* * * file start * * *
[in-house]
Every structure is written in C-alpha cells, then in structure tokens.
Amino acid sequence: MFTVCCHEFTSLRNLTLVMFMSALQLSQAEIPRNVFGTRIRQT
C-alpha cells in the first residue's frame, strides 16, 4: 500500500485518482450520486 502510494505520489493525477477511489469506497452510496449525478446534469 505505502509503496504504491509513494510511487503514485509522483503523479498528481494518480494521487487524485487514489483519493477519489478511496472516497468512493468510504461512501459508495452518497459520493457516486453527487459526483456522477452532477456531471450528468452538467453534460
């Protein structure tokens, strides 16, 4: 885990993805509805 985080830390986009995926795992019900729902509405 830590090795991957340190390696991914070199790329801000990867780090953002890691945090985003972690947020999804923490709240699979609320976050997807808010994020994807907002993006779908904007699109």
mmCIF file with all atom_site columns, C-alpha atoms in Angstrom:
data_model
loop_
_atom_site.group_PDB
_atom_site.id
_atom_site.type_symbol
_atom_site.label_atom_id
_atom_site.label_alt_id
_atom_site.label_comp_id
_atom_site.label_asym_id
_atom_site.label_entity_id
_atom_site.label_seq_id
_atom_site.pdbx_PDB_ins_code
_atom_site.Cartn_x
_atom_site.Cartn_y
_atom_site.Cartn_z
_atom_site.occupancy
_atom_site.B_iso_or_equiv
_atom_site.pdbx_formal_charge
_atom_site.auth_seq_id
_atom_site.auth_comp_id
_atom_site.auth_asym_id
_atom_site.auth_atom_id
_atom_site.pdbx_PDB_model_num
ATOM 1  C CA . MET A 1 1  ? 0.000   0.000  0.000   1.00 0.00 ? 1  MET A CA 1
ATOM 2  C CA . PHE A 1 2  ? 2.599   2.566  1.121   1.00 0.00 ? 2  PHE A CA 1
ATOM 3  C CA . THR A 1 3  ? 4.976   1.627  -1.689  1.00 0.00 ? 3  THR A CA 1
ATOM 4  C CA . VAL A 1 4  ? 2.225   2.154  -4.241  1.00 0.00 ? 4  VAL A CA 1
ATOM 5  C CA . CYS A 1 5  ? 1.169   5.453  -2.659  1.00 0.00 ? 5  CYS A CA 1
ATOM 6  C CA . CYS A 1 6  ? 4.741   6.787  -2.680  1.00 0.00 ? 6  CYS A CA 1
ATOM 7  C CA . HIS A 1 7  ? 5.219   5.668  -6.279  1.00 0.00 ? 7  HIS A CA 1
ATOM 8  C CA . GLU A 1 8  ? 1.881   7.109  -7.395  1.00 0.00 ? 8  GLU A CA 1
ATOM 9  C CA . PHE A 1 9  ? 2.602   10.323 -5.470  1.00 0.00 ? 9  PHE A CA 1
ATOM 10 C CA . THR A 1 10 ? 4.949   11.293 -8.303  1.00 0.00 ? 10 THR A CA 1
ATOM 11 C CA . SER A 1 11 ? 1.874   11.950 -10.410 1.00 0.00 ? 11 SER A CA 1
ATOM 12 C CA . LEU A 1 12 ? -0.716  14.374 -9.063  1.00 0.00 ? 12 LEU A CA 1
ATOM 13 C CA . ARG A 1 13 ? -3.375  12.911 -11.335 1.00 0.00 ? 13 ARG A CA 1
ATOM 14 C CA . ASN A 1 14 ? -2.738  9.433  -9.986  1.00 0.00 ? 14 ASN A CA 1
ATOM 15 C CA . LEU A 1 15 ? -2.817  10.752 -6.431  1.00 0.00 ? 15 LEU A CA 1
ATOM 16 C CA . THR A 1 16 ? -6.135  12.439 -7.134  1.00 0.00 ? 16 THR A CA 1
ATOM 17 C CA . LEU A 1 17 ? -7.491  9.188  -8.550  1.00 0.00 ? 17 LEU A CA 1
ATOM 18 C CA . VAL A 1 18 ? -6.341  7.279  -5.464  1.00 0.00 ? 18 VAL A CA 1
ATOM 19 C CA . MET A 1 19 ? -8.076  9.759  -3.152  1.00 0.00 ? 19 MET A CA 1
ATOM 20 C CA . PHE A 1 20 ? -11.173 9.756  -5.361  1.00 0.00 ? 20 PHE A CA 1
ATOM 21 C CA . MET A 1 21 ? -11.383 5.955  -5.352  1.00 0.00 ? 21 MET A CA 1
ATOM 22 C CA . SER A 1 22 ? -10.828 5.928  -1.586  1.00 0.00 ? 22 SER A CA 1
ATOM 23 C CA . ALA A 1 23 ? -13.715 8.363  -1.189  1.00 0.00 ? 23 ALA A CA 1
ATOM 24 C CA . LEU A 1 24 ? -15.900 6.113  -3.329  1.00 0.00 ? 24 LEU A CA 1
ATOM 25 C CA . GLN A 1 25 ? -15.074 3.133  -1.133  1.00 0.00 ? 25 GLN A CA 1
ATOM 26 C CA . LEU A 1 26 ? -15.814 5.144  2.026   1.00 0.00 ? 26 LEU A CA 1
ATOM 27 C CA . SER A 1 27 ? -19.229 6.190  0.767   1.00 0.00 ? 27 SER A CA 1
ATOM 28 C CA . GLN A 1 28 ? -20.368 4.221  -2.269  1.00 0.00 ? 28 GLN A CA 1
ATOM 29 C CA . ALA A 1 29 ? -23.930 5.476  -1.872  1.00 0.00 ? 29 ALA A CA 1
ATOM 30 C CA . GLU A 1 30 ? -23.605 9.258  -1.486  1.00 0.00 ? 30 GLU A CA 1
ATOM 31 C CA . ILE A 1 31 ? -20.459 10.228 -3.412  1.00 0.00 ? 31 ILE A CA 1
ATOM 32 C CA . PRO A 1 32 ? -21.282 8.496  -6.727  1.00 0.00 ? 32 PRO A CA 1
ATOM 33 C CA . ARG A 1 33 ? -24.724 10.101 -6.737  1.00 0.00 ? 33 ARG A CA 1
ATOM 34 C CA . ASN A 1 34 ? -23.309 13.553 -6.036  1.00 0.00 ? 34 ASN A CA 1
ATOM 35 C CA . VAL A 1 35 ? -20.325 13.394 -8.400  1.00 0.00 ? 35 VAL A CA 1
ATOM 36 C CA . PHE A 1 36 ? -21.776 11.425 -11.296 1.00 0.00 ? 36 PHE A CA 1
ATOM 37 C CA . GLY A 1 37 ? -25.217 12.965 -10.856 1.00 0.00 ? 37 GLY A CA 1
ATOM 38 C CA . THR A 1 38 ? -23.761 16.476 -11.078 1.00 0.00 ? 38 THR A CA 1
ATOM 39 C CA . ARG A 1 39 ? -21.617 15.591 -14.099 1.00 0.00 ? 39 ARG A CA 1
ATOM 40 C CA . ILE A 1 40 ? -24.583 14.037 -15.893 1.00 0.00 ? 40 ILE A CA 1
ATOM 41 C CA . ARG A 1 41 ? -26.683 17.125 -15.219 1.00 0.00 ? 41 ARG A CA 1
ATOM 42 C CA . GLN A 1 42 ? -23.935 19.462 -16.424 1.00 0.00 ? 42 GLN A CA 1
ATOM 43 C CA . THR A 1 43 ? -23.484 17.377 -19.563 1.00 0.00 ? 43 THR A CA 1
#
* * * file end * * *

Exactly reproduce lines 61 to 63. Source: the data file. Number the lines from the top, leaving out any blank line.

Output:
ATOM 32 C CA . PRO A 1 32 ? -21.282 8.496  -6.727  1.00 0.00 ? 32 PRO A CA 1
ATOM 33 C CA . ARG A 1 33 ? -24.724 10.101 -6.737  1.00 0.00 ? 33 ARG A CA 1
ATOM 34 C CA . ASN A 1 34 ? -23.309 13.553 -6.036  1.00 0.00 ? 34 ASN A CA 1